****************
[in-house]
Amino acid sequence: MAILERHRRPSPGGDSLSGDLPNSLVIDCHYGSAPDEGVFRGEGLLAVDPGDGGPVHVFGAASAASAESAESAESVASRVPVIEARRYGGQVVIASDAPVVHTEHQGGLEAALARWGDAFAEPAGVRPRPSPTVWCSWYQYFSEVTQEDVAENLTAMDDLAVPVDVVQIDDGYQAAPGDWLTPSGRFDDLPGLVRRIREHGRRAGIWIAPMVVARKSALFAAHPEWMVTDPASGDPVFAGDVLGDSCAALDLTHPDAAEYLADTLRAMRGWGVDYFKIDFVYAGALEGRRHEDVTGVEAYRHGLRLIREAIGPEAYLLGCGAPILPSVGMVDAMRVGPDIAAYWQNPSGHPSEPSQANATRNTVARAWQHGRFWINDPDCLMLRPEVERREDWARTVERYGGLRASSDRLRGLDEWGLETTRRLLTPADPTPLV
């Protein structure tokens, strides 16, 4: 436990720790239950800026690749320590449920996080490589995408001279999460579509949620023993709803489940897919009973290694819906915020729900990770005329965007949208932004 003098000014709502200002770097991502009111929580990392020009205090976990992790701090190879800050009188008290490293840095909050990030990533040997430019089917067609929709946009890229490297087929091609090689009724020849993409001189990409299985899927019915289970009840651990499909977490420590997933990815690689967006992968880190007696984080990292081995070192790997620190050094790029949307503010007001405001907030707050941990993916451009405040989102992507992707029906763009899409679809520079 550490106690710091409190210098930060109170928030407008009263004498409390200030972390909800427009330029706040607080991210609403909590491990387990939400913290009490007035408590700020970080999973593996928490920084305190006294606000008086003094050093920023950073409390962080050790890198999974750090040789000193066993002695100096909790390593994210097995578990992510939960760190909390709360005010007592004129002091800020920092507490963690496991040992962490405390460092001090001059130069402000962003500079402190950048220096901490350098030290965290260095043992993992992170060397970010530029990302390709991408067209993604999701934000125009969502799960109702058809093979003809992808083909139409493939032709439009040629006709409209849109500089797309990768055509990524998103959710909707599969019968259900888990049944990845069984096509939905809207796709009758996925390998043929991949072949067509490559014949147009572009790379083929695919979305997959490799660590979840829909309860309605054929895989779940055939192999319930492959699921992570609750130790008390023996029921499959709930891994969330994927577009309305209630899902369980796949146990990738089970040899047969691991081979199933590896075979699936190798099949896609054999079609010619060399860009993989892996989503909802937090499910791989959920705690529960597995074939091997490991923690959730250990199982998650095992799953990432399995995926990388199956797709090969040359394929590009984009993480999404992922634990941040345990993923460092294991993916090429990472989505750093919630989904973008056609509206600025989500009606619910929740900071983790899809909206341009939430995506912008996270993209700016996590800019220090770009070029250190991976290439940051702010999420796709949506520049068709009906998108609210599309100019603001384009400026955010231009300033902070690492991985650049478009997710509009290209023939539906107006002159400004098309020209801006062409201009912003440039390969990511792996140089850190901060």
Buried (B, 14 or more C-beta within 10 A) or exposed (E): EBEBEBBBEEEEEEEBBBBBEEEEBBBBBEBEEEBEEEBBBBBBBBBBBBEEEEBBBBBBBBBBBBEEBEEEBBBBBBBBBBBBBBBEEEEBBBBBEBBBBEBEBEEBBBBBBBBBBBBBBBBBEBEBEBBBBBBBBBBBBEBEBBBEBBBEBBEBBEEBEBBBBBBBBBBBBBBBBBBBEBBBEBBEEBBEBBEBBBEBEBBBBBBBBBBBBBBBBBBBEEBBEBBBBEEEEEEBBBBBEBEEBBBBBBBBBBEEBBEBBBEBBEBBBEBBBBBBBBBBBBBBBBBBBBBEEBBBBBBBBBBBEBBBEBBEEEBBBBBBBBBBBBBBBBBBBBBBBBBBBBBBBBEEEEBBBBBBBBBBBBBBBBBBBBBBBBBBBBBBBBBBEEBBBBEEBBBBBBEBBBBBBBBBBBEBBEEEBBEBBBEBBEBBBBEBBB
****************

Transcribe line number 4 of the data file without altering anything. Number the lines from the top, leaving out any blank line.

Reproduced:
Buried (B, 14 or more C-beta within 10 A) or exposed (E): EBEBEBBBEEEEEEEBBBBBEEEEBBBBBEBEEEBEEEBBBBBBBBBBBBEEEEBBBBBBBBBBBBEEBEEEBBBBBBBBBBBBBBBEEEEBBBBBEBBBBEBEBEEBBBBBBBBBBBBBBBBBEBEBEBBBBBBBBBBBBEBEBBBEBBBEBBEBBEEBEBBBBBBBBBBBBBBBBBBBEBBBEBBEEBBEBBEBBBEBEBBBBBBBBBBBBBBBBBBBEEBBEBBBBEEEEEEBBBBBEBEEBBBBBBBBBBEEBBEBBBEBBEBBBEBBBBBBBBBBBBBBBBBBBBBEEBBBBBBBBBBBEBBBEBBEEEBBBBBBBBBBBBBBBBBBBBBBBBBBBBBBBBEEEEBBBBBBBBBBBBBBBBBBBBBBBBBBBBBBBBBBEEBBBBEEBBBBBBEBBBBBBBBBBBEBBEEEBBEBBBEBBEBBBBEBBB